The room remained uneasy about Whitney’s predicament: every interminable spin on 106.7 FM means more money for Dolly, but none for her.
Happily, Congress intervened (in 1995). Now, when “I Will Always Love You” is played on satellite radio or streamed from Pandora—that is, through “digital audio transmission” only, as opposed to terrestrial broadcast—Dolly collects royalties (via ASCAP, BMI or SECAP) and so does Whitney. Yet another organization, SoundExchange, has been set up to collect digital transmission royalties for artists, though how they survey every streaming service and blog and YouTube video is anyone’s guess.
But lest one start noticing a historical or conceptual pattern, digital downloads are regarded about the same as phonograph cylinders: your 99 cent download of “I Will Always Love You” on iTunes pays out 69 cents to Whitney’s record company. (That’s Apple fiat, not law.) The label gives Whitney whatever cut she negotiated in her contract (usually 14 to 18 percent) and pays out 9.1 cents—no more, no less—to Dolly and her publisher for the “mechanical reproduction” of the mp3.
At this point, the slides and instructors turned to the main lesson: negotiating a contract. Mr. Beame ran through the terms—variously draconian—to expect as a songwriter signing a publishing deal. He did the same for the artist singing a record deal. The singer-songwriter should, again, think of herself as two people—because, it turned out, the record companies will try not to.
Enter the ubiquitous “controlled composition clause.” Mr. Beame broke the news lugubriously: “A controlled composition is any song you write, or anyone in your band writes, or any producer that works with your writes.” Such self-created material would mean one person, or band, or business interest getting both Dolly and Whitney’s share of every “I Will Always Love You” unit. Typically, record companies cap their mechanical-reproduction payment on controlled compositions to 75 percent or less of the 9.1-cent statutory rate—essentially, if you play your own material, your singer half is expected to pay, out of sales or advance, some of the remit legally due the songwriter alter-ego. Worse, some labels will cover only 75 percent of the statutory rate, even for third-party songs, and many producers will insist on their 9.1 cents even if they’re close enough to the artist to be considered a “controlled composer.” And in the age of Beyoncé’s hoarding the prestige of honorary “co-writer” credits, some labels go much further.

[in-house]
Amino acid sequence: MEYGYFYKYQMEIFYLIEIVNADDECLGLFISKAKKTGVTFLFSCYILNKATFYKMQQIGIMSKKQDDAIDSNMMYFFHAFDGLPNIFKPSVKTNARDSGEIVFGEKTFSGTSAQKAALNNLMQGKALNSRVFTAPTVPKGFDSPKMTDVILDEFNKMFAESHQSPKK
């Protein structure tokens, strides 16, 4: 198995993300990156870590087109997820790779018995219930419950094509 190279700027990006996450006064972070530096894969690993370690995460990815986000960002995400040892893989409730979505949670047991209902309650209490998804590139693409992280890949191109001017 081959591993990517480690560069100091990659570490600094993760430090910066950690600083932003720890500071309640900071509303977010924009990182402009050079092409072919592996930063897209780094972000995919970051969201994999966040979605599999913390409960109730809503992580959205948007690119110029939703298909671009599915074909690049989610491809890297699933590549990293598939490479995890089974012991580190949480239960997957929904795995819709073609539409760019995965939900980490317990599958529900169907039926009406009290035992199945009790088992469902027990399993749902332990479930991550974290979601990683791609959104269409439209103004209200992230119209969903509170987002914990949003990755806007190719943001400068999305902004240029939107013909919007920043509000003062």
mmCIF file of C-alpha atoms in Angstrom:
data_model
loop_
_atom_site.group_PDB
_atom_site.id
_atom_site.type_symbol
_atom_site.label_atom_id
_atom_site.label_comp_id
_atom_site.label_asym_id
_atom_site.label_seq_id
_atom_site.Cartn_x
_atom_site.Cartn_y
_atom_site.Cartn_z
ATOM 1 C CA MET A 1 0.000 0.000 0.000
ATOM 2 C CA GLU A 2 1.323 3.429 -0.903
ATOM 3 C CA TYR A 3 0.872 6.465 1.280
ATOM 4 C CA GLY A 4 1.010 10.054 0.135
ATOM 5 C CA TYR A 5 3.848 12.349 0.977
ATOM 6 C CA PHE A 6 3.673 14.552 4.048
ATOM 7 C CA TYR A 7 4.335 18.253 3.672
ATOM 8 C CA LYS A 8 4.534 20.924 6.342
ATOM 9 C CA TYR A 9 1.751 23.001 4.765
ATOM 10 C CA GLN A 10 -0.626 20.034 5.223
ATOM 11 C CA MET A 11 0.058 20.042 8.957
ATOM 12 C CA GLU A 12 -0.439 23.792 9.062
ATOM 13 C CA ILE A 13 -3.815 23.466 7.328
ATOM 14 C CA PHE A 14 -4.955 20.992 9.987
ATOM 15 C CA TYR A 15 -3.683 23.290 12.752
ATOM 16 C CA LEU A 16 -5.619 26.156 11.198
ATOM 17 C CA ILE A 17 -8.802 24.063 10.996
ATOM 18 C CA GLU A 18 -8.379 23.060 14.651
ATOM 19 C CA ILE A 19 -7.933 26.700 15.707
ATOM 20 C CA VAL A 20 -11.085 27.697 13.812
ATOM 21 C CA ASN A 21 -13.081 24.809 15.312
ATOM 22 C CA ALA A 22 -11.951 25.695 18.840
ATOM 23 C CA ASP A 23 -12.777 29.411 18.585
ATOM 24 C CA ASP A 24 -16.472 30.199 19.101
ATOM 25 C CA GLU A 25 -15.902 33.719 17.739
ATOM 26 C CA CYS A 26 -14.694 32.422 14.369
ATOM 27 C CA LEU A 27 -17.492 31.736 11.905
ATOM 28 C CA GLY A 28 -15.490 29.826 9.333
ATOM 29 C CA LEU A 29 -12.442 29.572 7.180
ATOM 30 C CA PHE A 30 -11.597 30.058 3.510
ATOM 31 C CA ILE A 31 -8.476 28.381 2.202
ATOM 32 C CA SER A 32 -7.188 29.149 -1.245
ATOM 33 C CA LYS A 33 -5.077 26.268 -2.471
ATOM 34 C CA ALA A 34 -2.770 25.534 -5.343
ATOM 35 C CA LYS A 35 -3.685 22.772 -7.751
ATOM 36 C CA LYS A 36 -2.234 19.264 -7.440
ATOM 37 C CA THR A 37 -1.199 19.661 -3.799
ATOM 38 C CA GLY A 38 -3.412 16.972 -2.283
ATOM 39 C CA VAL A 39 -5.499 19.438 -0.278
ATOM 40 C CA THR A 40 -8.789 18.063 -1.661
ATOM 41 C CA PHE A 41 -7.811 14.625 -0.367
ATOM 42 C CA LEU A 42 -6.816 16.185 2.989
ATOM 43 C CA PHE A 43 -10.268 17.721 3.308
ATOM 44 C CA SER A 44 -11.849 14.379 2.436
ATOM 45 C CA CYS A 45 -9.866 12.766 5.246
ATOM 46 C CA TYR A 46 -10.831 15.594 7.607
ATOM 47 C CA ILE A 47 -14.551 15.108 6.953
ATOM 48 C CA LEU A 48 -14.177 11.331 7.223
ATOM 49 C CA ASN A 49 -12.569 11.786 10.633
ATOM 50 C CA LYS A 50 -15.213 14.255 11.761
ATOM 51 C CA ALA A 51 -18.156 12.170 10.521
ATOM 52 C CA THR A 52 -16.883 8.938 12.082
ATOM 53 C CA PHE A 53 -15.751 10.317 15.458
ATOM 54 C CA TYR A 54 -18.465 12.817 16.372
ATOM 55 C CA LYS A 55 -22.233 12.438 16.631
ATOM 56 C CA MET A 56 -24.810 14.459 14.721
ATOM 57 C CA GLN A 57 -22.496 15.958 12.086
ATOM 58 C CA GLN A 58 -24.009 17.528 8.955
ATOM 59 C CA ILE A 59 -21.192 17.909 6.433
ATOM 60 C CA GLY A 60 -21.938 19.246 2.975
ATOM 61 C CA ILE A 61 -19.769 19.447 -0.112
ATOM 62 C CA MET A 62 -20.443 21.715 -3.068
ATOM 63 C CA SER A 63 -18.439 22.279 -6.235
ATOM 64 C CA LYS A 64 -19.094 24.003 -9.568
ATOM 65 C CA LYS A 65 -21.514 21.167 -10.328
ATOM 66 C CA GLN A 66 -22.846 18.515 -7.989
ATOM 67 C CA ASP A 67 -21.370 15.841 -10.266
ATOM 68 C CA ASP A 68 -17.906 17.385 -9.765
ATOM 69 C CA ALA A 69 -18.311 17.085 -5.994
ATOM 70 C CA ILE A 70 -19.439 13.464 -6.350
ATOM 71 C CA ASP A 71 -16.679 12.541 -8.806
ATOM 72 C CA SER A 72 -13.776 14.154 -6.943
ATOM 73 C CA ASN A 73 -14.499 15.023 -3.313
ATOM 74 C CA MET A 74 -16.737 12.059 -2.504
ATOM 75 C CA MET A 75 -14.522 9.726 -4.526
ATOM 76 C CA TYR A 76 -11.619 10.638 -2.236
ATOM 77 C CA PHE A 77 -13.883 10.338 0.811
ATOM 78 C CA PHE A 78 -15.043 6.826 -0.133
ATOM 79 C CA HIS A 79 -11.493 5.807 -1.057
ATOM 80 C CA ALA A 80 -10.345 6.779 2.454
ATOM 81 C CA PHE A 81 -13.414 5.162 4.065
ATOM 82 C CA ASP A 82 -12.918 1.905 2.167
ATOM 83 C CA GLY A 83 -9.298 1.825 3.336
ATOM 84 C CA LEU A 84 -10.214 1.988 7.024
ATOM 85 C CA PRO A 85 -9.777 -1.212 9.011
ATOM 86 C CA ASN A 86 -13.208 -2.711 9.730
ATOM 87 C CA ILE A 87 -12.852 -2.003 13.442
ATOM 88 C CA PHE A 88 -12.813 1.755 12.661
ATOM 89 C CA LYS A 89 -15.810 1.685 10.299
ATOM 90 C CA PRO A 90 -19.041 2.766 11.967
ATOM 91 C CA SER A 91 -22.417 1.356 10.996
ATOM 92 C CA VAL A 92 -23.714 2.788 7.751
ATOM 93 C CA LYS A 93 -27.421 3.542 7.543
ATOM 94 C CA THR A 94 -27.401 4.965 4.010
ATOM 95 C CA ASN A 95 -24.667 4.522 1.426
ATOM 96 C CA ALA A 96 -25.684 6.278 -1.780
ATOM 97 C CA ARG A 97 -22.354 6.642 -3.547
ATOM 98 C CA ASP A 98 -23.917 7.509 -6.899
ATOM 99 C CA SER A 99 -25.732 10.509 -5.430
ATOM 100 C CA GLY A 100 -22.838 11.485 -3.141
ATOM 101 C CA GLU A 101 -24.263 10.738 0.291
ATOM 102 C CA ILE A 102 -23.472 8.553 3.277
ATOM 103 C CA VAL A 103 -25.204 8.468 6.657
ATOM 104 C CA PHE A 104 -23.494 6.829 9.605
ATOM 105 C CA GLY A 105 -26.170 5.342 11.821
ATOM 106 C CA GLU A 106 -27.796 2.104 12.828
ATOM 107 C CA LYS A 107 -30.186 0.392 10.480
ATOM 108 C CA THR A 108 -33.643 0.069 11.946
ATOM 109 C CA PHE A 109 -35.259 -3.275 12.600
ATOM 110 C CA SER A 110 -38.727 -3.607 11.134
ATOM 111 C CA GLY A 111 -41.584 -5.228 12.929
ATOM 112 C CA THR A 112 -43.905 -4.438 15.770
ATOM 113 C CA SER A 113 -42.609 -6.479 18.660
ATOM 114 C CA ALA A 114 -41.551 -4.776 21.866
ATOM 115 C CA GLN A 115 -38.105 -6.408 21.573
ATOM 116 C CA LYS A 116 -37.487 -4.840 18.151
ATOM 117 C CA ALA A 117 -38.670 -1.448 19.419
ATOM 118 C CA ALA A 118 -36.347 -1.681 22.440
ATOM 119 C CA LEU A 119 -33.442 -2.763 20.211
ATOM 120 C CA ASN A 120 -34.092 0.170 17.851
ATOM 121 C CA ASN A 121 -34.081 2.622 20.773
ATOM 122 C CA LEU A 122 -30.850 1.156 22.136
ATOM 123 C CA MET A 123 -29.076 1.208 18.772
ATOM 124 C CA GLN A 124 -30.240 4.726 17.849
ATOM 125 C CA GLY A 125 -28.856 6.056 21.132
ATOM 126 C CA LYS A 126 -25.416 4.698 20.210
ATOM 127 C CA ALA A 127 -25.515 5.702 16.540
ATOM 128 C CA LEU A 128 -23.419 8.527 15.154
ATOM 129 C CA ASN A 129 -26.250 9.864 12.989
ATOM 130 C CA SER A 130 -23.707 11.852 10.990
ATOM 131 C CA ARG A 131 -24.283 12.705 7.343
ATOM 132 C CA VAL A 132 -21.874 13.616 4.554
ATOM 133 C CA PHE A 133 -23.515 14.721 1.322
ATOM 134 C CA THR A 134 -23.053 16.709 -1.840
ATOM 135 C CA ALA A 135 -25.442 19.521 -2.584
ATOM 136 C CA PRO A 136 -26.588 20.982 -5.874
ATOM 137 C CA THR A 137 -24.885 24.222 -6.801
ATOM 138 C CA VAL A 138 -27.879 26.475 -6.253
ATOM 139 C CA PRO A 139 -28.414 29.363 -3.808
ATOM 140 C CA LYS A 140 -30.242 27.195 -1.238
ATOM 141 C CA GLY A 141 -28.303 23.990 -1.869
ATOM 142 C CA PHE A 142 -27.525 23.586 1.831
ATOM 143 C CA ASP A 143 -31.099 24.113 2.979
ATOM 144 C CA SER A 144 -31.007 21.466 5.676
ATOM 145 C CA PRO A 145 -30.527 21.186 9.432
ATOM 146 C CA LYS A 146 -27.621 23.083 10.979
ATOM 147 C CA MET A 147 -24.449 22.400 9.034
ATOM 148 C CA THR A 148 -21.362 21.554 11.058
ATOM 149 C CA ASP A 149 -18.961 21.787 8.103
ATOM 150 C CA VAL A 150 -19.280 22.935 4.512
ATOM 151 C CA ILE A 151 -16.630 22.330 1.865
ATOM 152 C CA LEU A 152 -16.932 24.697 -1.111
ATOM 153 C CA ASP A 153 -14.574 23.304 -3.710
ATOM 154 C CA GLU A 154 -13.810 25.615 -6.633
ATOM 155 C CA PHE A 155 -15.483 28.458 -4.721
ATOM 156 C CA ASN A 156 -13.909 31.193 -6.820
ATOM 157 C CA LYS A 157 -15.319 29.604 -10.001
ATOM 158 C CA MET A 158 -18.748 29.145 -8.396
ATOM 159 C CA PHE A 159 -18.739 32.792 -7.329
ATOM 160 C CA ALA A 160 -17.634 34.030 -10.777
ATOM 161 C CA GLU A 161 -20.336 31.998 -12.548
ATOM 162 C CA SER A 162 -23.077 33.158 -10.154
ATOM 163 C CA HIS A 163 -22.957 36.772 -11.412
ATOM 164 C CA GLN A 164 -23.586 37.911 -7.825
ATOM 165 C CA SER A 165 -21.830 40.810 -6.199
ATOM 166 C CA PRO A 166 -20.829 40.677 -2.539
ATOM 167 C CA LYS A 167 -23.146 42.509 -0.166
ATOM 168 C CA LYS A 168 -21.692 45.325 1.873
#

Mr. Mencher, late of the euphonium, took over proceedings again, and began a wondrous Wagnerian march of scenario modeling and scared-straight arithmetic: “But the label says we’re only paying 75 percent on 10 songs. You want to put 12 songs on the album, good for you, but we’re not going to be responsible for more than 10. So they cap it and say we’re only paying 68.75 cents [on a $10 album] in the bank. We have to pay the four outside songwriters first—they’re 100 percent statutory rate. And that leaves 32.35 cents to [eight songs by the] songwriter that happens to be the artist. Or now, 44.5 percent of statutory rate.”
A hush came over the club, over which it was just possible to hear the cash-register gears of yet unknown terms. What percentage to the manager? What percentage to the lawyers? The session musicians? The entourage? (Indeed, the rush of Beyoncés and Katy Perrys claiming “cowriter” credits may yet be as much about protection and payback as quasi-rockist pride.)
“As sad as this may look,” a man in the crowd asked, “you still want a record-company contract because of the marketing part, right? Right? If you did this on your own, you won’t make this kind of money?”
It was a good question. Earlier Beame & Mencher had injected the seminar with bits of industry news: Universal had just come to an agreement to buy EMI, which if approved, would reduce the “major labels” to three. (Sony and Warner are the others.) That same week, the 19-year-old rapper Mac Miller became the first artist not signed to a major to score a Billboard number-one album since 1995—by way of Facebook, Twitter and free downloadable mix tapes.
The would-be pop stars eventually got up and floated out of the club in a haze. Near the exit, a long-haired Lilith Fair type struck up a conversation with an aspiring rap producer.
“I do jazz and piano. No hip-hop, though I do beatbox on one song.”